Your origin story doesn’t have to be your first ad. Some of the most successful stories of origin have been introduced after the advertiser had already become a household word.

Tom Heflin was a railroad conductor. His wife had a sister. That sister had two little boys. One day she took those boys on a train to Winslow, Arizona to spend a few days with them. Tom took those boys out into the desert to collect rocks. One of the little boys grew up to be a pediatrician. The other just kept pickin’ up rocks. I’ve never been able to explain what got into me that day …but it’s never left me. It has something to do with how the beauty of nature is made permanent, and becomes transferable, only in natural gemstones. Blood-red rubies. Piercing blue sapphires. Emeralds greener than the greenest grass. And diamonds …rocks that are perfectly colorless, clear and pure. Rocks! Call me crazy. Call me naïve. But I don’t think gemstones are here by accident. I think God put them here. And he made them beautiful, and he made them rare, and he made them hard to find, so that you and I might give them as symbolic gifts to those rare and hard to find people who are beautiful in our own lives. You know who I am. And that’s all I’ve got to say today.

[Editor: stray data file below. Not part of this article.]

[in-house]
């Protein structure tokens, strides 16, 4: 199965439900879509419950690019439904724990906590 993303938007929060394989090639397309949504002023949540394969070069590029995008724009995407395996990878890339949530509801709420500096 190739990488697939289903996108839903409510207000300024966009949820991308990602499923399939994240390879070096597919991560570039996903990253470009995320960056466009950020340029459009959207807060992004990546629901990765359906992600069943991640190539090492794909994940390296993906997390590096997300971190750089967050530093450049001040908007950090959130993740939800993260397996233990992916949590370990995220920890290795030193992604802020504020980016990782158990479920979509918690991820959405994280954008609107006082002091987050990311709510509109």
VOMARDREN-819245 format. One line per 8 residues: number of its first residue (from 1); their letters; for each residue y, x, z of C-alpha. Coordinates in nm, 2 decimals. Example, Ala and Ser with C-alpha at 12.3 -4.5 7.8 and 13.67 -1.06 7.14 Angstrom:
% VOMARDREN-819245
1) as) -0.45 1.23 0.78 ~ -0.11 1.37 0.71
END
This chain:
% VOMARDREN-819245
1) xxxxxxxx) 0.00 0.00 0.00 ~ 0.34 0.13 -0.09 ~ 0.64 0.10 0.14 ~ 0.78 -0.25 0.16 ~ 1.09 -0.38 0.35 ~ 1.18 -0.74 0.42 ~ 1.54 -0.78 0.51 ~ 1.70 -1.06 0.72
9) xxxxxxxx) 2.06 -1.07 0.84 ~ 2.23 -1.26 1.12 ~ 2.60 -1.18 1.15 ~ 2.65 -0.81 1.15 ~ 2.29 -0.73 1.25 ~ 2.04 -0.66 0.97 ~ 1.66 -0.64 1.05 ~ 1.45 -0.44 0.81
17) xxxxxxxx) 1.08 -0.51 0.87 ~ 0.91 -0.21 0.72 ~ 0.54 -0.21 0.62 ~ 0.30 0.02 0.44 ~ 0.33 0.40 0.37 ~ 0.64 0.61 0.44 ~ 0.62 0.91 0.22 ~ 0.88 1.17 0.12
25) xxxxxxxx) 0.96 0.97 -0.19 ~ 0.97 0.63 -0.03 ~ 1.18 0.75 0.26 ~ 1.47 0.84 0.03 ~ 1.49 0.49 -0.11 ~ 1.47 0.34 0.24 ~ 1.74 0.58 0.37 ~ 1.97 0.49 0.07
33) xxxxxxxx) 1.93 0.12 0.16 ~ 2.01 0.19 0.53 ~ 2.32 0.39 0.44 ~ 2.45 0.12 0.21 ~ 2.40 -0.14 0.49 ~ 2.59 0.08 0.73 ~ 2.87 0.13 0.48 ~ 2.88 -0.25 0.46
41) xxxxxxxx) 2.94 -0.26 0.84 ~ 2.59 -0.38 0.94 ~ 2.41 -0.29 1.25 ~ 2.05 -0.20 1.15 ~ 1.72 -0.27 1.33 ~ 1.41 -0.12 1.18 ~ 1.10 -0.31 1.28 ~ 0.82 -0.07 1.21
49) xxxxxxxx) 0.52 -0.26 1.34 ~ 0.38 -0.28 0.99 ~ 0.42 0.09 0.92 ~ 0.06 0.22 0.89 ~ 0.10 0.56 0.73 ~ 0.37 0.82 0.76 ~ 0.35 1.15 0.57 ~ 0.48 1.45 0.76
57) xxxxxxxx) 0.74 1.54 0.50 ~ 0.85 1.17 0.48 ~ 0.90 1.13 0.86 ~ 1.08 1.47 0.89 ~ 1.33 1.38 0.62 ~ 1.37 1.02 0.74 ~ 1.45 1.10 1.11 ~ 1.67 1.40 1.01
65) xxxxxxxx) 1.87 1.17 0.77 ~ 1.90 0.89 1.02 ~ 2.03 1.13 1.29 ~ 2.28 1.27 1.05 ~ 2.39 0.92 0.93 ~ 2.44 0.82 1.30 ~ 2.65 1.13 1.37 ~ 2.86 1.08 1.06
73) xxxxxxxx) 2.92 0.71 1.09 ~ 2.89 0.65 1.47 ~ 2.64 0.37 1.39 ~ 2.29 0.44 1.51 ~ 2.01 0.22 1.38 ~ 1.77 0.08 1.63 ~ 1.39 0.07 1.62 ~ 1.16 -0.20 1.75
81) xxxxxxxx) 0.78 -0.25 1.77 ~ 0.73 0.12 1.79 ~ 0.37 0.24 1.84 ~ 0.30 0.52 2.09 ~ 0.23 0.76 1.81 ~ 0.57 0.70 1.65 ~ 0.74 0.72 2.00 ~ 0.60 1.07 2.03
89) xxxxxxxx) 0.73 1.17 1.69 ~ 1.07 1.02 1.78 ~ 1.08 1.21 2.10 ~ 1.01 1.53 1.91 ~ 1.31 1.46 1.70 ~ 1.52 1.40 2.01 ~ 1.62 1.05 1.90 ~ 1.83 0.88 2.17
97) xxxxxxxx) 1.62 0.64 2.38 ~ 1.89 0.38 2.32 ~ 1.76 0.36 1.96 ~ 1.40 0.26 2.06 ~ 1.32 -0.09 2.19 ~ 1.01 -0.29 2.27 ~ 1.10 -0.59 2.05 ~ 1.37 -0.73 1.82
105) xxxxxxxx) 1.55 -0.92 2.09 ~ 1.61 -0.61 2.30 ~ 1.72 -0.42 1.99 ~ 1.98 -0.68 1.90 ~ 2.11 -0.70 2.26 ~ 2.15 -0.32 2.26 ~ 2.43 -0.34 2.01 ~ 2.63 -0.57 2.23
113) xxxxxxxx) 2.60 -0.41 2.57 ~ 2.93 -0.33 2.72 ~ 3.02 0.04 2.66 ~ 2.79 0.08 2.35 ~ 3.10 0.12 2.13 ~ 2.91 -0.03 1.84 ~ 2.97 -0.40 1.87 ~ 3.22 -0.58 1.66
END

The power of your origin story doesn’t depend on your category of business.

I was a ten year-old boy holding a flashlight for my Dad while he worked on an air conditioner for a customer. His name was Duncan Goodrich. He didn’t talk much. But there’s a certain kind of magic that happens when a son holds a flashlight for his father. I held it steady and quiet and Dad talked to me while he worked. He said, “When a person needs help, you respond right away. Not when it’s convenient for you.” He said, “Always do the right thing. Always do what’s right.” And he said, “The Goettl Iron Horse is a magnificent machine. Nothing else even comes close.” That was the first night I held a flashlight for my Dad but it wouldn’t be the last. A few months later at Dad’s funeral, I realized that every time he handed me that flashlight, he was passing the torch. And my Dad believed in Goettl air conditioners. So I bought the company. Goettl. Gee Oh Ee, T-T-L. It’ll keep you cool, but it’s hard to spell. You can count on us to respond right away and do the right thing… Always. Gee Oh Ee, T-T-L.

Search your heart and mind. Find your story of origin. Make yourself vulnerable.

Richard Kessler told us that he was once so poor that $700 made a huge difference in his life. The late Woody Justice told us that he believed in God and he believed gemstones are here for a reason. Ken Goodrich told us the memory of his father drives his actions to this day.

What’s the story of how you got to where you are now… from where you were?

You really need to share that story.

Roy H. Williams

PS – Jeff Sexton and Chris Maddock help students develop their origin stories in a class called Brandable Chunks at Wizard Academy. The next session is May 24-25. Also, Professor Sexton has written about Origin Stories in his blog.